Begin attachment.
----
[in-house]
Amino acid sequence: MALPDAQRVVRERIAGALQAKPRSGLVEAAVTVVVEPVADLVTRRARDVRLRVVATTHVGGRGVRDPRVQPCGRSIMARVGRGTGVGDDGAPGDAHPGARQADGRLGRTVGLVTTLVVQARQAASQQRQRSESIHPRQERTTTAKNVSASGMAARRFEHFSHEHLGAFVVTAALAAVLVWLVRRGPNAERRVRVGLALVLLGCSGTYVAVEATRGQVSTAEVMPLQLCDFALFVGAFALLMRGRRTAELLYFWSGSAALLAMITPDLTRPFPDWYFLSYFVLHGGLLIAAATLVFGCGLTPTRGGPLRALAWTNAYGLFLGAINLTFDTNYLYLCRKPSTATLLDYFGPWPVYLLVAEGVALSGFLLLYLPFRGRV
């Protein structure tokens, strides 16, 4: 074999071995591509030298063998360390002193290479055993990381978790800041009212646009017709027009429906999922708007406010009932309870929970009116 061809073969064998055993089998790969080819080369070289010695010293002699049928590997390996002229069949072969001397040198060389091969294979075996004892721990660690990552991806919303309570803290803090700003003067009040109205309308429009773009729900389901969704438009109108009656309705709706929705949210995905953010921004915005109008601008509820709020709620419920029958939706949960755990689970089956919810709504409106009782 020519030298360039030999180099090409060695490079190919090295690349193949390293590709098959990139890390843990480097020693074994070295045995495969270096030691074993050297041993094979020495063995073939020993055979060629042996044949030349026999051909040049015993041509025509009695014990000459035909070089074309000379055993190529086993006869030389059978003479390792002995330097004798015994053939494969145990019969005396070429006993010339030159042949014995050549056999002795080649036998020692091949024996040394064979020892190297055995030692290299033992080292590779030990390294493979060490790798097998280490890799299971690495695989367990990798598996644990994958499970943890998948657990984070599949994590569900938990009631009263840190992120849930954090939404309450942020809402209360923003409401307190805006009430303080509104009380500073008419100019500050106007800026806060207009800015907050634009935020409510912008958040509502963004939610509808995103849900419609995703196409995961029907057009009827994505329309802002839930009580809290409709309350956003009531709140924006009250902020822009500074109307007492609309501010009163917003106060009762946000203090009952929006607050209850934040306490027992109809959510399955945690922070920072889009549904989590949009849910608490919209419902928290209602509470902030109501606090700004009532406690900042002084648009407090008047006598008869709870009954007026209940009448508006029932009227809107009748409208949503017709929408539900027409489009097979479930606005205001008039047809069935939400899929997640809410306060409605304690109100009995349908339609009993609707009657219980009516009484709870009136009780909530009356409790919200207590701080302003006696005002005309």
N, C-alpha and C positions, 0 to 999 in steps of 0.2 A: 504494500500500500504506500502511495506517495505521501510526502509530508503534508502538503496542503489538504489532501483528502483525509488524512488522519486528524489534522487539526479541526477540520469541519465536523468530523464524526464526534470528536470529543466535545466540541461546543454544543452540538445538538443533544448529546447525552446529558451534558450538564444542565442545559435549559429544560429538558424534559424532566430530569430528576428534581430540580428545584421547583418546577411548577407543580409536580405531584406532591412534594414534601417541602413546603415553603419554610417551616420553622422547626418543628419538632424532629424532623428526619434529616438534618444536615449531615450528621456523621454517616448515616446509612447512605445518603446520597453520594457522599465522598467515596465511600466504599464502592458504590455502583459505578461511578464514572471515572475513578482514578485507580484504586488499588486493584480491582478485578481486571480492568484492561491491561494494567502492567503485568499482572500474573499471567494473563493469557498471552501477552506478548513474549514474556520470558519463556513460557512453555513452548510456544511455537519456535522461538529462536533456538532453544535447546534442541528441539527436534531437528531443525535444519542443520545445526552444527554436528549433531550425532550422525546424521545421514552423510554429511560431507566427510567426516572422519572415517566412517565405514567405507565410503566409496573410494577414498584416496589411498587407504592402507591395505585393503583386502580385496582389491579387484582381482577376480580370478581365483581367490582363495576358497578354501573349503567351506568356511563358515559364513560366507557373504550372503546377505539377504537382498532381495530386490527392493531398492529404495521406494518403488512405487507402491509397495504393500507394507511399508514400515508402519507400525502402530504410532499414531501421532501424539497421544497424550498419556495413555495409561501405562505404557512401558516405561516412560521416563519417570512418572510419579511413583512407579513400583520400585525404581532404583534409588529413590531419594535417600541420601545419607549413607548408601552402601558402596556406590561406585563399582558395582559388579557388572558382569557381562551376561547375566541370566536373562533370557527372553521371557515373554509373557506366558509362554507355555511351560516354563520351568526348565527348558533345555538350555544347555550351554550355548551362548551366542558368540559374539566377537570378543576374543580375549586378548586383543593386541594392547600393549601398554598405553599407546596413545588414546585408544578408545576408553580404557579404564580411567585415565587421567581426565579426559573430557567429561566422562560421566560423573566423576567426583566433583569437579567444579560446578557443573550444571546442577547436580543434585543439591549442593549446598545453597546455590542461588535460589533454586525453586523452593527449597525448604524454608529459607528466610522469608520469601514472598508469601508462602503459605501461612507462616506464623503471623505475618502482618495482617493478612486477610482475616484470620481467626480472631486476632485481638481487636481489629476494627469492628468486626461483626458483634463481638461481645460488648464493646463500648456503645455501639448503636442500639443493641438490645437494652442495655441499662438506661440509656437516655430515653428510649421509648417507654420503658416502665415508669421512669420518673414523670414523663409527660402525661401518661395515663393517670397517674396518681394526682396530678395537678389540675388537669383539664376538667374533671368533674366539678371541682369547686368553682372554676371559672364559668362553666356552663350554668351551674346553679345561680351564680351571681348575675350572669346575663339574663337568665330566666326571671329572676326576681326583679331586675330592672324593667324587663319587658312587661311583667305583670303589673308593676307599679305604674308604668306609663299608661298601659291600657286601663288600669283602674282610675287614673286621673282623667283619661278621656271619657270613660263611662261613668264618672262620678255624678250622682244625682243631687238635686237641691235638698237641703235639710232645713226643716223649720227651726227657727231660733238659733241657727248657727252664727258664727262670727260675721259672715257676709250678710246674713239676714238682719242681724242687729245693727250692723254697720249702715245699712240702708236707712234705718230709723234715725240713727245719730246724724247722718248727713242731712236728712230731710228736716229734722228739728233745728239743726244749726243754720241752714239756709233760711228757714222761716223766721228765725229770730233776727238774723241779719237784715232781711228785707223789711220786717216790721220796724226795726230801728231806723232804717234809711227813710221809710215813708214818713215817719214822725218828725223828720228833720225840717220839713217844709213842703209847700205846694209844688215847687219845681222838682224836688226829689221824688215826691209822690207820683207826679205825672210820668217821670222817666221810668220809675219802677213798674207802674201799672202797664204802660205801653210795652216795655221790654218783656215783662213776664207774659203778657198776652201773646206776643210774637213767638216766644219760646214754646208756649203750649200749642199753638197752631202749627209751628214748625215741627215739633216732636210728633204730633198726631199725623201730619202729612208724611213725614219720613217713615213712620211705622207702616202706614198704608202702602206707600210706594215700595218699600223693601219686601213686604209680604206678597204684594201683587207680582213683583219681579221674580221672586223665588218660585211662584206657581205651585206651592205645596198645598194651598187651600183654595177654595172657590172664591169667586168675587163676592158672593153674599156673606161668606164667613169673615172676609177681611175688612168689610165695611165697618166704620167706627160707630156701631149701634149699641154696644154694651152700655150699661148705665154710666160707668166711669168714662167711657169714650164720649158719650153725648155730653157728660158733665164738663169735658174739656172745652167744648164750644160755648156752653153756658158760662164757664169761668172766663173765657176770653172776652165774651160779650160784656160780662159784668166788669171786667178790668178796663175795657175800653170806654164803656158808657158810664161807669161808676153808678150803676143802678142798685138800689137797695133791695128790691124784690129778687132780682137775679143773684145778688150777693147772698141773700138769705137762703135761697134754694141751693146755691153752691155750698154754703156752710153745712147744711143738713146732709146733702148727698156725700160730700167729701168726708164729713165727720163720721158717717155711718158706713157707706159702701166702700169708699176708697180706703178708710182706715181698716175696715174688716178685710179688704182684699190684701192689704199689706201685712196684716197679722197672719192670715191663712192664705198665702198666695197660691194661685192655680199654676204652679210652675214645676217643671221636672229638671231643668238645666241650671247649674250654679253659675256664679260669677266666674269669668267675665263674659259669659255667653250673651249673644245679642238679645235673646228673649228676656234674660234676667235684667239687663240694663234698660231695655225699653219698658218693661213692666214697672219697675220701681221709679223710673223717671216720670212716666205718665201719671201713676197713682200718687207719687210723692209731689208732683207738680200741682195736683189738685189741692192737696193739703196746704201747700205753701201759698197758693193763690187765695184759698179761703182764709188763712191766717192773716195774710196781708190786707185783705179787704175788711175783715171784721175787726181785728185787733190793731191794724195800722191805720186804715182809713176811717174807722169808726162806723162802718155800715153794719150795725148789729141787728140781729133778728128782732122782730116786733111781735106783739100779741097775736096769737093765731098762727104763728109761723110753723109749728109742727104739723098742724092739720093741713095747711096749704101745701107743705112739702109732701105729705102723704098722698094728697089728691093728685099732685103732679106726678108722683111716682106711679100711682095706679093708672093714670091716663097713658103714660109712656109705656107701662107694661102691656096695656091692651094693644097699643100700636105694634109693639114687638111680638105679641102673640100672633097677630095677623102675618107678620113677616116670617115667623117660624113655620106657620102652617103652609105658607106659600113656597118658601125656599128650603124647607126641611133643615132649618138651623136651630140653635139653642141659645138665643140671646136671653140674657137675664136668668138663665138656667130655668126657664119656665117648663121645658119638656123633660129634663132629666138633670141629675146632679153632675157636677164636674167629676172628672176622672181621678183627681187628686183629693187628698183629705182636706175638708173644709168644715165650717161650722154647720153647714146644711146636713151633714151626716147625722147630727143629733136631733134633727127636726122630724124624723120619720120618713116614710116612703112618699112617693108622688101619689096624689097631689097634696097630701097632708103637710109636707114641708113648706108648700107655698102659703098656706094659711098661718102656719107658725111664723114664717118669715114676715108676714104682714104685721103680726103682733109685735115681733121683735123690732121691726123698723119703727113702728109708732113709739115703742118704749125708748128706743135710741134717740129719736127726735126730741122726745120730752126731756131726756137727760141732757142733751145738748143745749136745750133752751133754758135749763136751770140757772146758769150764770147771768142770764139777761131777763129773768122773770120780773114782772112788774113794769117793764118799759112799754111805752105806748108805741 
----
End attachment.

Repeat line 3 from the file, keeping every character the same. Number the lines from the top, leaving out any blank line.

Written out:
């Protein structure tokens, strides 16, 4: 074999071995591509030298063998360390002193290479055993990381978790800041009212646009017709027009429906999922708007406010009932309870929970009116 061809073969064998055993089998790969080819080369070289010695010293002699049928590997390996002229069949072969001397040198060389091969294979075996004892721990660690990552991806919303309570803290803090700003003067009040109205309308429009773009729900389901969704438009109108009656309705709706929705949210995905953010921004915005109008601008509820709020709620419920029958939706949960755990689970089956919810709504409106009782 020519030298360039030999180099090409060695490079190919090295690349193949390293590709098959990139890390843990480097020693074994070295045995495969270096030691074993050297041993094979020495063995073939020993055979060629042996044949030349026999051909040049015993041509025509009695014990000459035909070089074309000379055993190529086993006869030389059978003479390792002995330097004798015994053939494969145990019969005396070429006993010339030159042949014995050549056999002795080649036998020692091949024996040394064979020892190297055995030692290299033992080292590779030990390294493979060490790798097998280490890799299971690495695989367990990798598996644990994958499970943890998948657990984070599949994590569900938990009631009263840190992120849930954090939404309450942020809402209360923003409401307190805006009430303080509104009380500073008419100019500050106007800026806060207009800015907050634009935020409510912008958040509502963004939610509808995103849900419609995703196409995961029907057009009827994505329309802002839930009580809290409709309350956003009531709140924006009250902020822009500074109307007492609309501010009163917003106060009762946000203090009952929006607050209850934040306490027992109809959510399955945690922070920072889009549904989590949009849910608490919209419902928290209602509470902030109501606090700004009532406690900042002084648009407090008047006598008869709870009954007026209940009448508006029932009227809107009748409208949503017709929408539900027409489009097979479930606005205001008039047809069935939400899929997640809410306060409605304690109100009995349908339609009993609707009657219980009516009484709870009136009780909530009356409790919200207590701080302003006696005002005309």